As smart watches become an ever increasing part of our lifestyle, the battle is on for supremacy amongst the platforms that power the devices that adorn our wrists. Google’s Android Wear is just one of these platforms and while its smartphone counterpart continues to dominate the smartphone market, Android Wear hasn’t had as much success.
Coupled with the dominance of the Apple Watch in the market – Apple sold 1 million watches in the first day, while Android Wear took a year to reach the same milestone – Google’s platform certainly faces a challenge. What does it need to be able to dominate in wearables though? We’ve used Android Wear across many devices (as well as the Apple Watch and the Gear S2), so here’s a few of the features we’d like to see in the next version of Android Wear.
1. Freedom for OEMs
The biggest improvement we’d like to see in the next version of Android Wear is freedom for OEMs to innovate and create unique experiences. As we’ve seen from the Gear S2, Apple Watch and the Pebble range, having the freedom to customise the software to suit a particular style of smartwatch can create excellent – and very unique – experiences.
Unlike its smartphone-powering sibling, Android Wear offers the same experience across multiple devices and this lack of freedom means OEMs are limited to innovating via hardware only. This could potentially be one of the reasons that Samsung opted to use its Tizen OS – as opposed to Android Wear – for the Gear S2, as this offered it the freedom to create an interface that is capable of utilising the unique rotating bezel.
In comparison to this, Android Wear offers a cards approach that relies heavily on touch input for navigating the smartwatch. Offering a homogenous experience across devices is certainly not a bad thing as it means you can use any Android Wear smartwatch and feel comfortable, but it can result in the platform becoming stale.
There’s no doubt that sales of Android Wear devices have been less than initially estimated and the initial buzz around the platform seems to have worn off as a series of updates – that, admittedly, have bought a range of improvements and new features – have failed to excite. Can you imagine if an OEM like Motorola or Huawei had been able to create customised interfaces running atop Android Wear to make full use of the round display on the Moto 360 2nd Gen and Huawei Watch respectively?
2. Physical buttons
In a world dominated by touch screens, it seems strange to be saying we want to see more physical buttons, but this is exactly what Android Wear needs. Take two of its chief rivals – the Gear S2 and the Apple Watch – and both offer a physical element that is crucial to the experience. The former has a unique rotating bezel and the latter has a digital crown, and while Android Wear devices have had physical buttons on the side, they don’t actually serve a purpose.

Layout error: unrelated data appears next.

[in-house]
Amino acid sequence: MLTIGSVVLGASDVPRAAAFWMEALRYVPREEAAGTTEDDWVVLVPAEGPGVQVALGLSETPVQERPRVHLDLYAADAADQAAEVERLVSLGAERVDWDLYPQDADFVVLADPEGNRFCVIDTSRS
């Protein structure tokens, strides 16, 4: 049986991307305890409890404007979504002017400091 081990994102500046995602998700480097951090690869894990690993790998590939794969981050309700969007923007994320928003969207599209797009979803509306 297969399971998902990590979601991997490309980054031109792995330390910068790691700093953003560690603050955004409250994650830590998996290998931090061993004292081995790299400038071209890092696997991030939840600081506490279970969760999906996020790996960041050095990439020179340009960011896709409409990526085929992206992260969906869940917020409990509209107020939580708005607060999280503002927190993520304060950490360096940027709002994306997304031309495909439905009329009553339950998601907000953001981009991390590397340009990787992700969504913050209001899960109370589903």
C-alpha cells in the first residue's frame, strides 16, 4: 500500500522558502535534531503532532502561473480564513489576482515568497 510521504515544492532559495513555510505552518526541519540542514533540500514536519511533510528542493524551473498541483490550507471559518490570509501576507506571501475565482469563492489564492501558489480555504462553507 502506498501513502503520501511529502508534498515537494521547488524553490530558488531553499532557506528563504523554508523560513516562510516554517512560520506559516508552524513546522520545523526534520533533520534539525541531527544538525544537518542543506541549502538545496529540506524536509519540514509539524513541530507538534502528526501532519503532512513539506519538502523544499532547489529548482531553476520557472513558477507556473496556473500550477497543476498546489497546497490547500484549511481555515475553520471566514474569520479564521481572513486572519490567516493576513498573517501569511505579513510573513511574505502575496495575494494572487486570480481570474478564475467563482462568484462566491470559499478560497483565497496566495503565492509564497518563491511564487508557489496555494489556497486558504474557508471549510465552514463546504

Imagine having two buttons on the right of your Android Wear device and – exploring this further – being able to customise them to suit your needs. If you frequently interact with your watch via your voice, you could have one button set to launch Google’s voice search. If you prefer to have different watch faces for different times of the day, you could easily switch by pressing a physical button.
Furthermore, instead of swiping up and down to navigate the display, you could even use the two buttons to replicate that feature, or even have one button to go back a step and another to launch an app drawer. Relying solely on touch inputs has worked so far for Android Wear, but offering physical buttons may provide the extra – and unique functionality – that is arguably missing from Google’s wearable platform.
3. A slicker experience
At launch, Android Wear’s cards-first approach certainly offered something unique as it brought the power and familiarity of Google Now to your wrist but more than 18 months later, the interface hasn’t changed all too much. Broken down to the essentials, Android Wear is a collection of cards displaying useful information and notifications seamlessly together in one list and while it’s definitely functional, we’d certainly expect Google to offer an evolution of an experience in the next version of Android Wear.
A key problem with the cards approach is notifications; if you have ten or even twenty unread notifications, scrolling through them on a small smartwatch display isn’t exactly user-friendly. Furthermore, notifications are in a chronological order and if you’re like me, not checking notifications for a couple of hours results in an endless list of cards. By way of comparison, the Gear S2 offers notifications to the left of the home screen with each app having its own “screen” and while this approach has its own problems, scrolling left and right is a lot easier than navigating a long list of notifications.